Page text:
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5.3: Music of Joseph Haydn (1732-1809)

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    Born in 1732, Joseph Haydn grew up in a small village that was located about a six-hour coach ride east of Vienna (today the two are about an hour apart by car). His family loved to sing together, and perceiving that their son had musical talent, apprenticed six-year-old Joseph Haydn to a relative who was a schoolmaster and choirmaster. As an apprentice, Haydn learned harpsichord and violin and sang in the church. So distinct was Haydn’s voice that he was recommended to Vienna’s St.Stephen’s Cathedral’s music director.

    Screen Shot 2020-06-24 at 12.16.18 AM.png
    Figure \(\PageIndex{1}\): Joseph Haydn,1791 by Thomas Hardy. Source: Wikimedia

    In 1740 Haydn became of student of St. Stephen’s Cathedral. He sang with the St. Stephen’s Cathedral boys’ choir for almost ten years, until his voice broke (changed). After searching, he found a job as valet to the Italian opera composer Nicola Porpora and most likely started studying music theory and music composition in a systematic way at that time. He composed a comic musical and eventually became a chapel master for a Czech nobleman. When this noble family fell into hard times, they released Haydn. In 1761, he be- came a Vice-Chapel Master for an even wealthier nobleman, the Hungarian Prince Esterházy. Haydn spent almost thirty years working for their family. He was considered a skilled servant, who soon be

    came their head Chapel Master and was highly prized, especially by the second and most musical of the Esterházy princes for whom Haydn worked.

    The Esterházys kept Haydn very busy: he wrote music, which he played both for and with his patrons, ran the orchestra, and staged operas. In 1779, Haydn’s contract was renegotiated, allowing him to write and sell music outside of the Esterházy family. Within a decade, he was the most famous composer in Europe. In 1790, the musical Prince Nikolaus Esterházy died and his son Anton downsized the family’s musical activities. This shift allowed Haydn to accept an offer to give a concert in London, England, where his music was very popular. Haydn left Vienna for London in December. For the concerts there, he composed an opera, symphonies, and chamber music, all of which were extremely popular. Haydn revisited London twice in the following years, 1791 to 1795, earning—after expenses—as much as he had in twenty years of employment with the Esterházys. Nonetheless, a new Esterházy prince decided to reestablish the family’s musical foothold, so Haydn returned to their service in 1796. In the last years of his life, he wrote two important oratorios (he had been much impressed by performances of Handel’s oratorios while in London) as well as more chamber music.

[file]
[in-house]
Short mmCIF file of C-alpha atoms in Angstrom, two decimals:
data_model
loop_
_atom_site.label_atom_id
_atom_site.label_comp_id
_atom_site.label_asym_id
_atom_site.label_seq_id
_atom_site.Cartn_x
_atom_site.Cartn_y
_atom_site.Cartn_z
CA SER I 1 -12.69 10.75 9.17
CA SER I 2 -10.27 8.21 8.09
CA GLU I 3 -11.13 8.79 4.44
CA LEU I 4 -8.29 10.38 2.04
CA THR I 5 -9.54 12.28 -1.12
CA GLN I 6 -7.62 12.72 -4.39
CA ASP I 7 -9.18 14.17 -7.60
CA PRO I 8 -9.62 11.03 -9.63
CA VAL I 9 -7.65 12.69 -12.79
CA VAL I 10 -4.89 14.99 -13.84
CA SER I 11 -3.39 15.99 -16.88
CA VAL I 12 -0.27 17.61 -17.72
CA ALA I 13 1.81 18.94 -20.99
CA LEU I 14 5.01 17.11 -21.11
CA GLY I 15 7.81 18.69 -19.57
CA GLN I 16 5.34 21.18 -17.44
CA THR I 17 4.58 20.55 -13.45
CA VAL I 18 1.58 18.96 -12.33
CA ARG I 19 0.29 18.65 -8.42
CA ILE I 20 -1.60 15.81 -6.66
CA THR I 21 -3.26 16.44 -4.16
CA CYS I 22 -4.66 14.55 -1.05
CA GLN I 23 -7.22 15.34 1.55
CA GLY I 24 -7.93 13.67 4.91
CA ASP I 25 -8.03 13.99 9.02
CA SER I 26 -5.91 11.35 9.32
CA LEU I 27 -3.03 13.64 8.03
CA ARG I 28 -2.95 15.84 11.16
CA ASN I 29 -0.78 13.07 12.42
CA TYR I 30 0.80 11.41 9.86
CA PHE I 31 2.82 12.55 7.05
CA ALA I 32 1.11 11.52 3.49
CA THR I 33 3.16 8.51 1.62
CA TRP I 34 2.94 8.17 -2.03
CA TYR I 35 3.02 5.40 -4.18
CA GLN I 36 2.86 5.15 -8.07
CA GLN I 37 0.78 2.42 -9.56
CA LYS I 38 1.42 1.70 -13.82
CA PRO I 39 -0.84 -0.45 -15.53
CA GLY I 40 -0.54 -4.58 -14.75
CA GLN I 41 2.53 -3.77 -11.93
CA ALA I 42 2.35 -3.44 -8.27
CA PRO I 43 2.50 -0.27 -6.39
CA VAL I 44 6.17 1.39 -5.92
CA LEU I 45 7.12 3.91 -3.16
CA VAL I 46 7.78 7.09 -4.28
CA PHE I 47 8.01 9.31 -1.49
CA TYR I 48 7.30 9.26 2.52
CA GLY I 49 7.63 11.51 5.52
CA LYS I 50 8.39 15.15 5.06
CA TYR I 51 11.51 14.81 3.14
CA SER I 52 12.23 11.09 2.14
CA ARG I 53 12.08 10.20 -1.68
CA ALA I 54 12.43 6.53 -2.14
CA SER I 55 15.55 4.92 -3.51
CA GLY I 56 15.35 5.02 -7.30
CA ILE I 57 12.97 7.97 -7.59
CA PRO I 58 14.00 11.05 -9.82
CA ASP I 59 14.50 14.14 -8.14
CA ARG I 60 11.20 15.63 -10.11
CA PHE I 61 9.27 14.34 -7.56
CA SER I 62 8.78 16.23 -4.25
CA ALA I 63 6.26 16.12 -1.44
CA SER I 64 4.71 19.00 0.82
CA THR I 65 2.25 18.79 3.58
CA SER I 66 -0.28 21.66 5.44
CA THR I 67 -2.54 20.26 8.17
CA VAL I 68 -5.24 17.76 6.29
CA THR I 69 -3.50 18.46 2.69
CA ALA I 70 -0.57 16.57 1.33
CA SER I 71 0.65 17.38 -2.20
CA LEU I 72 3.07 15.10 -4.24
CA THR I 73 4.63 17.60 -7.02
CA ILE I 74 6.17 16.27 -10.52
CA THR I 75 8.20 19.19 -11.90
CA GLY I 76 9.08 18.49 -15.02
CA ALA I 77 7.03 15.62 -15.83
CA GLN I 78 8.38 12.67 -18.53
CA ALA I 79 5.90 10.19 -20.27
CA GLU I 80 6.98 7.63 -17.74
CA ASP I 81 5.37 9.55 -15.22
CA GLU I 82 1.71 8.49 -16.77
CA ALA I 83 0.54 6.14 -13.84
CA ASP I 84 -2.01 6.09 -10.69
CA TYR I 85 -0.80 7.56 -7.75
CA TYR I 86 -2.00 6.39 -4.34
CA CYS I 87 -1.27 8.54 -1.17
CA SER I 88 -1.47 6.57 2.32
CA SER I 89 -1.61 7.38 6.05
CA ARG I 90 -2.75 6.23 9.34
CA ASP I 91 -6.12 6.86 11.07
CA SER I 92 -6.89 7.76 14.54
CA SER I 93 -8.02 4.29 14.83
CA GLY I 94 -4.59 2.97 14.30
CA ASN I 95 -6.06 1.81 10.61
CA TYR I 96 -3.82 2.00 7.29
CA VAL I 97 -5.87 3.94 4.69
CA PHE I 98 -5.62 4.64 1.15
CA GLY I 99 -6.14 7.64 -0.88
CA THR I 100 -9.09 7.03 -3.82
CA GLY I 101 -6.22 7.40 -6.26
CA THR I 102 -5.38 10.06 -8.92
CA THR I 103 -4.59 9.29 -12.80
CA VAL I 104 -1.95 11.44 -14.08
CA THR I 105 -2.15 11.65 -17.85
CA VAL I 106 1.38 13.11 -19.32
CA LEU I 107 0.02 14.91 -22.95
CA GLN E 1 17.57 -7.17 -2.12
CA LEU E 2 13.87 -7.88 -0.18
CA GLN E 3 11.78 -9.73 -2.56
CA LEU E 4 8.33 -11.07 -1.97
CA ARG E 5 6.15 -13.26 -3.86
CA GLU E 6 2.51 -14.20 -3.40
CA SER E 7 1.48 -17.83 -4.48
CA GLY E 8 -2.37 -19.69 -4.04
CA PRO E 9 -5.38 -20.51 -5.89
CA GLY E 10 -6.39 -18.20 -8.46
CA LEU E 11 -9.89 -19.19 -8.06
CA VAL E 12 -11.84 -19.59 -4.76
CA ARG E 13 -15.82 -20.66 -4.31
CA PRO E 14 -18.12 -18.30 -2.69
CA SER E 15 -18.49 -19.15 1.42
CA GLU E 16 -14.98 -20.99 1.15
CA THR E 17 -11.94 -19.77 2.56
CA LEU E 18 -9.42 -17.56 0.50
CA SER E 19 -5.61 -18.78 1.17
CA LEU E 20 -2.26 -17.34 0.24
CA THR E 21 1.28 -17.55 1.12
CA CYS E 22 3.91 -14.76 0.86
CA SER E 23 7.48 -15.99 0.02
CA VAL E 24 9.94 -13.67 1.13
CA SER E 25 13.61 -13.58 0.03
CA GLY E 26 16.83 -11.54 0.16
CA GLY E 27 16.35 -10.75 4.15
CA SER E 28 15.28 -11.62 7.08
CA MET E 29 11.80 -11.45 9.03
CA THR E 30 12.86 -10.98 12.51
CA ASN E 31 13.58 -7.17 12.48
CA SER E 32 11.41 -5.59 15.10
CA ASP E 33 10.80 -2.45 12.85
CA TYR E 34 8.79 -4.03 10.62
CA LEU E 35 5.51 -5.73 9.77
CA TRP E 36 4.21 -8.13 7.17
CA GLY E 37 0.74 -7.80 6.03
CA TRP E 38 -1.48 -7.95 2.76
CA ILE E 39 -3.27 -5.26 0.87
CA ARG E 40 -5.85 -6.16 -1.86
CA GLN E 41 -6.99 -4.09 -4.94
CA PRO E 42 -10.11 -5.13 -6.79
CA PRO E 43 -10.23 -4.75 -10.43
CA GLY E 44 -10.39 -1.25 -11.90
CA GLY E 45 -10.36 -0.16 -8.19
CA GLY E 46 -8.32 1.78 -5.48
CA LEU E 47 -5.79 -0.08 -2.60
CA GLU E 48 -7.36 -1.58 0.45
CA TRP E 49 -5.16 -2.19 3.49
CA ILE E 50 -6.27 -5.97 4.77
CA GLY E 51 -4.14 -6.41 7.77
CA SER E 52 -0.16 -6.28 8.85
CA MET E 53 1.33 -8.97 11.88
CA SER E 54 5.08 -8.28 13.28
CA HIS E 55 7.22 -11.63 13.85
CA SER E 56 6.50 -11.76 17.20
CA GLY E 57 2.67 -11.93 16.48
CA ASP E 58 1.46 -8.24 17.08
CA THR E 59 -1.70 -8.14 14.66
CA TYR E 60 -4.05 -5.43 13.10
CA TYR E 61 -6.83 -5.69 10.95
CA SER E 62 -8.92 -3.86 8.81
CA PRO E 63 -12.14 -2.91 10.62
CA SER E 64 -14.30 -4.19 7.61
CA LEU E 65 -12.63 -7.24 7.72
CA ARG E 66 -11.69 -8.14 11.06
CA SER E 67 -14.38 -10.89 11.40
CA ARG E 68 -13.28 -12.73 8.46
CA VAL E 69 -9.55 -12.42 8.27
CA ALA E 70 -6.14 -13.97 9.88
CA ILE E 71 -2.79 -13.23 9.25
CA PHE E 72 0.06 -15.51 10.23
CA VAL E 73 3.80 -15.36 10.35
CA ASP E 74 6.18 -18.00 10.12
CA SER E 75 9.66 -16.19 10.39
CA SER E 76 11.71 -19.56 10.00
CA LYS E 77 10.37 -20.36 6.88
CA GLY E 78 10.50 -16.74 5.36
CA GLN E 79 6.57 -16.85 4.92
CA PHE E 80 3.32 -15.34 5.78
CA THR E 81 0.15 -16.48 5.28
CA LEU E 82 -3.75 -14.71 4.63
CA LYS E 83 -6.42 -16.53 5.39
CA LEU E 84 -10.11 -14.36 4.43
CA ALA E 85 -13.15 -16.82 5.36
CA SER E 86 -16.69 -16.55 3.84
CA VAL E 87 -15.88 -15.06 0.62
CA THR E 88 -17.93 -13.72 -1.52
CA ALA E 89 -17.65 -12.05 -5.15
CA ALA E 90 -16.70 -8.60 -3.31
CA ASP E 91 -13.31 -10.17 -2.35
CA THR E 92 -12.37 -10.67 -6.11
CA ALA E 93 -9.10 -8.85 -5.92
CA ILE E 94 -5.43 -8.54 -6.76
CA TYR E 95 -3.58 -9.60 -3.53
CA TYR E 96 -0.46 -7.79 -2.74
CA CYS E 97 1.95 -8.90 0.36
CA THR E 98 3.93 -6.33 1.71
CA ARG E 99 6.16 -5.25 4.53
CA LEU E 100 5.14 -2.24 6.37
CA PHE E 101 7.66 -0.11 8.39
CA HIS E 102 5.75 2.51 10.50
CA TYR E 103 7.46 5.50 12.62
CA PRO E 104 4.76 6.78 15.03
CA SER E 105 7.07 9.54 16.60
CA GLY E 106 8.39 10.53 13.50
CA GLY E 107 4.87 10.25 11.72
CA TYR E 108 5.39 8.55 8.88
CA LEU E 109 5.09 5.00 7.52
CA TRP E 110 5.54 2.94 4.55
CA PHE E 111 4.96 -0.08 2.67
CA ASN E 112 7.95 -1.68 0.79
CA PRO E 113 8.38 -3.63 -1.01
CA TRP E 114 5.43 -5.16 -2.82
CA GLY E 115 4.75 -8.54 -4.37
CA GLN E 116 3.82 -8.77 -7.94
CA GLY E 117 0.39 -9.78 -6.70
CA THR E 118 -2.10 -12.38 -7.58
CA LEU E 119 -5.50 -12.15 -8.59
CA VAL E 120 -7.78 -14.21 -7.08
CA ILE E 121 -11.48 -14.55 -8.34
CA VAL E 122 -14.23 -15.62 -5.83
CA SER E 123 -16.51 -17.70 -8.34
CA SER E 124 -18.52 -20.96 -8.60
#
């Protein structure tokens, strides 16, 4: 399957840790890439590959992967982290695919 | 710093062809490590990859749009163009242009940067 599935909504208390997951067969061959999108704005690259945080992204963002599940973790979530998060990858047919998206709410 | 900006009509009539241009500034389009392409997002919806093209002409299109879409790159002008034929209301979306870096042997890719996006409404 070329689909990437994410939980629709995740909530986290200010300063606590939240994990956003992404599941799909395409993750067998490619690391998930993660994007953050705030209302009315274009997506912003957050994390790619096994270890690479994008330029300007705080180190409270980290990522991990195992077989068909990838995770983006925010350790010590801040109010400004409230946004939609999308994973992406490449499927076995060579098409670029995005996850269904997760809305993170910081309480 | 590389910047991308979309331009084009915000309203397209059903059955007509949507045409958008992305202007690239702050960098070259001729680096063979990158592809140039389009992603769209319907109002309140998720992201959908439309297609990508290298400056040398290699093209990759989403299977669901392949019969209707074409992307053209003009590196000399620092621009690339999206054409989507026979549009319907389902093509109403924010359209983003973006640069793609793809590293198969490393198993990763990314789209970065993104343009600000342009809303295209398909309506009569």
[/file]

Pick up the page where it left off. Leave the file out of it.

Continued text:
5.5.1 Overview of Haydn’s Music

    Like his younger contemporaries Mozart and Beethoven, Joseph Haydn com- posed in all the genres of his day. From a historical perspective, his contributions to the string quartet and the symphony are particularly significant: in fact, he is often called the Father of the Symphony. His music is also known for its motivic construction, use of folk tunes, and musical wit. Central to Haydn’s compositional process was his ability to take small numbers of short musical motives and vary them in enough ways so as to provide interesting music for movements that were several minutes long. Folk-like as well as popular tunes of the day can be heard in many of his compositions for piano, string quartet, and orchestra. Contemporary audiences and critics seemed to appreciate this mixing of musical complexity and the familiar. Ernst Ludwig Gerber (1790-92), an important eighteenth-century musical connoisseur, wrote that Haydn “possessed the great art of appearing familiar in his themes” (Historisch-biographisches Lexikon der Tonkünstler of 1790-1792). Additionally, many of his contemporaries remarked on Haydn’s musical wit, or humor. Several of his music compositions play on the listeners’ expectations, especially through the use of surprise rests, held out notes, and sudden dynamic changes.

    Focus Composition:

    Haydn, String Quartet in D Major, Op. 20, No. 4 (1772)

    The string quartet was one of the important performing forces and genres of the Classical period, and Haydn was one of its most important composers. Over the course of his life, Haydn wrote sixty-eight quartets, many of which were played both by Haydn’s aristocratic patrons and published and available for the amateur musician to purchase and play. In fact, many late eighteenth century writers (including the famous German poet Goethe) referred to the string quartet as “a conversation between four intelligent people,” in this case, the four people being the first and second violinist, violist, and cellist.